Four agricultural students from Cornwall's Duchy College are the winners of the NIAB Agronomy Cup, and now hold the title 'the best student wheat growers in the country'.
Rosie Dodd, Rebuen Ridout, Holly Yelland and Lauren Hill are all studying for a foundation degree in agriculture, and achieved the highest gross margin in the 2016 competition at £1,531.95/ha.
They beat 18 other university and college teams, and a team of NIAB TAG farmer members, to lift the cup and win a day out with a NIAB TAG agronomist and free entry to a NIAB TAG Members technical conference.
The winners all came from family farming backgrounds, with a strong bias towards livestock.
The competition, which has been running since 2012, is open to agriculture and crop science students from universities and colleges across the UK.
The 2016 competition sites were at NIAB's regional centres at Morley, Telford, Cambridge, Cirencester, Hereford, Sutton Scotney, Berwick and Newton Abbot, where Duchy College's plots were based.
The competition is judged on a number of factors, including margin as well as yield, so any site differences are compensated for.
Ian Midgley, NIAB TAG's national trials co-ordinator, said: "The competition challenges a team’s agronomy, farm management and agricultural decision-making skills.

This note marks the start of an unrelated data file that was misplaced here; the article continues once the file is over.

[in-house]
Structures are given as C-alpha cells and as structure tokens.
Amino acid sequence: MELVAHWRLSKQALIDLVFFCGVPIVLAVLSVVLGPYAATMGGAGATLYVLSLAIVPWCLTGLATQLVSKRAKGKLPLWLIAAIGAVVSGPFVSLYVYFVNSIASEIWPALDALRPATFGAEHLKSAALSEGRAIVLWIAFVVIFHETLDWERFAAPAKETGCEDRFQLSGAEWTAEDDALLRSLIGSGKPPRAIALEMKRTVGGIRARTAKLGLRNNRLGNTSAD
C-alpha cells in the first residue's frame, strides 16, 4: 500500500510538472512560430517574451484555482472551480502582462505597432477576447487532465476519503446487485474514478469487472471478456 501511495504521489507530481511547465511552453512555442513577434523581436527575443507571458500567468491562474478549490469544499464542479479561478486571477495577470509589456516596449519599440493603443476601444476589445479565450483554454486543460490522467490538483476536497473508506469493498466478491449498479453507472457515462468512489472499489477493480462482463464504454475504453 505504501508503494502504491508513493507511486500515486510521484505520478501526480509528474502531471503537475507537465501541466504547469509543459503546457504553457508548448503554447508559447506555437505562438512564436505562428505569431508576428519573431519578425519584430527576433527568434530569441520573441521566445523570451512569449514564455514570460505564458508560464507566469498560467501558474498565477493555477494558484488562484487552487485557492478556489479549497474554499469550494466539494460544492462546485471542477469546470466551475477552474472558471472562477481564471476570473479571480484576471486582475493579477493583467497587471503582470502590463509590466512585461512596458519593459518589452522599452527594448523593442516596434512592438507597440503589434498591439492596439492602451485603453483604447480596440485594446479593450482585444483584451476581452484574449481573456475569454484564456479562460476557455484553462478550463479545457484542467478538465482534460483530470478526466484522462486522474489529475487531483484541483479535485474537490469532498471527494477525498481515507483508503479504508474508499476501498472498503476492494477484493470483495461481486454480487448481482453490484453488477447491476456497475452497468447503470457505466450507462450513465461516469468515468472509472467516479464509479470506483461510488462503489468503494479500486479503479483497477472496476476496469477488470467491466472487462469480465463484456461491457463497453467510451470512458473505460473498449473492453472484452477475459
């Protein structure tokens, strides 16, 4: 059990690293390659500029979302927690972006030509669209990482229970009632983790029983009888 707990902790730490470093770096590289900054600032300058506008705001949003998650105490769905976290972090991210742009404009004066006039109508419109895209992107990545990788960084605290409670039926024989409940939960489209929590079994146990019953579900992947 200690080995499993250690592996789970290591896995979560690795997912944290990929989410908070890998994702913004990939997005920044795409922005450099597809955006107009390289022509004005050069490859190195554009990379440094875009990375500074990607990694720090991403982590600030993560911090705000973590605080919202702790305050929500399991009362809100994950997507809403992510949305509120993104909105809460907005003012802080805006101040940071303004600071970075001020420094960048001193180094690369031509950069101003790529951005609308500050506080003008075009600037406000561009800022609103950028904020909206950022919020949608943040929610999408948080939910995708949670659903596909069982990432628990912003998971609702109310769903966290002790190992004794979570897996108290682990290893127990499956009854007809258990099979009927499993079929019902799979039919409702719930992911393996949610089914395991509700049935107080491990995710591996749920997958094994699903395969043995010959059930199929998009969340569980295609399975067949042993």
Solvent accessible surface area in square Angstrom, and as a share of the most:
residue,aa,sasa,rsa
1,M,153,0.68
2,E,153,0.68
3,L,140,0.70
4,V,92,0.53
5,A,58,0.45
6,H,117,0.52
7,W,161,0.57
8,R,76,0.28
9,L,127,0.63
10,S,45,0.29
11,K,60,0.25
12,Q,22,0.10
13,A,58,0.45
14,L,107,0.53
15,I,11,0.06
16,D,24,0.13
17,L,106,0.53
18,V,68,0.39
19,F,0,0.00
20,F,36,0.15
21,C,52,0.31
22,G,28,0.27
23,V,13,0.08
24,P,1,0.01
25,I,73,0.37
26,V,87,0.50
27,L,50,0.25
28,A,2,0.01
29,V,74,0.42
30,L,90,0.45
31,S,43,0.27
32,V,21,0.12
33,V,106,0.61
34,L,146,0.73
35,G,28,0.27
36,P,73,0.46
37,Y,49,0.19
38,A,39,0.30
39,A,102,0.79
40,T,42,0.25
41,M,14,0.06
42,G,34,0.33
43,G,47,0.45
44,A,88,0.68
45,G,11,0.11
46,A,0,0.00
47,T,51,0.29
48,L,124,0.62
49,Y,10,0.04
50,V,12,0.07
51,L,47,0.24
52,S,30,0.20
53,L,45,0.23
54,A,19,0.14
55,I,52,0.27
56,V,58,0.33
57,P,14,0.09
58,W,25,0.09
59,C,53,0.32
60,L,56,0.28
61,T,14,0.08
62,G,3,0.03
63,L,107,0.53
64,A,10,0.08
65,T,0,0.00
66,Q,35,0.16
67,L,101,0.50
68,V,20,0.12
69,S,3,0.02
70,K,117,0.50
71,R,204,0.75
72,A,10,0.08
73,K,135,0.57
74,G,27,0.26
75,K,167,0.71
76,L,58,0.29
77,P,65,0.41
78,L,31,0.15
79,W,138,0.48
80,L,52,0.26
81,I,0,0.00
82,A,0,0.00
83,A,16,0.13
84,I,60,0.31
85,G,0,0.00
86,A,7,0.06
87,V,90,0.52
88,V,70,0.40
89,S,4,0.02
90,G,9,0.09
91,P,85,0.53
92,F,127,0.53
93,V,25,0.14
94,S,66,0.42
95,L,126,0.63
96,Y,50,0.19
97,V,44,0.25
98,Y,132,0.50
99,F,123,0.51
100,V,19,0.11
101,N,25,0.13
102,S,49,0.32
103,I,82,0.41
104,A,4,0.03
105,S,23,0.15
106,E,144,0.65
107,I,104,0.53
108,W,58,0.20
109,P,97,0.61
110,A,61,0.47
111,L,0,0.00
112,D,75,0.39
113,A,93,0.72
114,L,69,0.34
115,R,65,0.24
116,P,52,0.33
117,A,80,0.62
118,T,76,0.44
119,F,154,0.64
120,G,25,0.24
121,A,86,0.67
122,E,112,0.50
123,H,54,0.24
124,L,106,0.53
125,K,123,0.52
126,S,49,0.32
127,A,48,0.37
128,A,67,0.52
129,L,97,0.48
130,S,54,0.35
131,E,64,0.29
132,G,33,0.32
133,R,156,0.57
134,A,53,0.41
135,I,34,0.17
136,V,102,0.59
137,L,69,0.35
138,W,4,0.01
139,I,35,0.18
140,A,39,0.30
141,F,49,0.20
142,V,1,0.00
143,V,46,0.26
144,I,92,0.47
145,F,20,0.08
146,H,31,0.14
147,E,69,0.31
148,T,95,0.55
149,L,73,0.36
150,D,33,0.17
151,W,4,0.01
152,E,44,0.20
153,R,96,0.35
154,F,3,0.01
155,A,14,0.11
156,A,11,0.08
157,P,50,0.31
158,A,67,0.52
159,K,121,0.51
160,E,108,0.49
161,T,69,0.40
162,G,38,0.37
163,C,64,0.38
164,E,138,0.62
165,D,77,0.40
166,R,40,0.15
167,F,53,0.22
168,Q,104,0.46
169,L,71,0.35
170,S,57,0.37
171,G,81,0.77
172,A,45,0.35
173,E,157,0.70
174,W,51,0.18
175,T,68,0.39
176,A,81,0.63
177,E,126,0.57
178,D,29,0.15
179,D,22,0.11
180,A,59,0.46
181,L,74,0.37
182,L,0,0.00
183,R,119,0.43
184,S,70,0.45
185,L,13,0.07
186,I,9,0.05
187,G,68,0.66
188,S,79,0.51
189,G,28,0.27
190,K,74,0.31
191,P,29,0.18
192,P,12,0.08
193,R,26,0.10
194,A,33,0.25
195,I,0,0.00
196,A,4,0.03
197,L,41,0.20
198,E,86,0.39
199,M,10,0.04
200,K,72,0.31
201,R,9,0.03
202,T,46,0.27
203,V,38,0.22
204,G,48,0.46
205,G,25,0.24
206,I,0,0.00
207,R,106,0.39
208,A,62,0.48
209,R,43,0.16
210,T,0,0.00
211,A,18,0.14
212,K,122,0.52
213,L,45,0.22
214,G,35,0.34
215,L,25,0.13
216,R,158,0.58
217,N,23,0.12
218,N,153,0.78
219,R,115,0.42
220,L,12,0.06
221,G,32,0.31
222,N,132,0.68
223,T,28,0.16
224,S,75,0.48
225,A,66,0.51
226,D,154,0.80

"It differs to other plot competitions as teams make input decisions for a milling wheat variety on a NIAB field trials site local to their college or university, which emphasises the importance of basing recommendations on field observations and local conditions.
"NIAB TAG trials officers apply the recommendation to fully-replicated field plots; we make it clear that their recommendations must be in on time and ask that they fully explain their decision-making.
“No extra N was chosen as their crop was very unlikely to make milling quality and as the wheat followed oilseed rape there should have been a reasonable supply of mineralised soil nitrogen, in addition to the 245 kg/ha applied as ammonium nitrate."
Rosie Dodd, team captain, said: "We first studied the topography and climate around the Kingsbridge area where the competition site was located.
"Although the south-west is well known for damp conditions and septoria, the locality around the trials is relatively dry in comparison.
"Our next step was to check the AHDB fungicide response data for each possible product and we then decided on a balance between price and efficacy.
"We felt lower rates were justified by the generally lower disease pressure in the area in the 2016 season, which was backed up by a tour of the competition plots where we saw little disease.
"So we kept with fairly basic chemistry early on, saving the main spend for our T2 to protect the flag leaf.”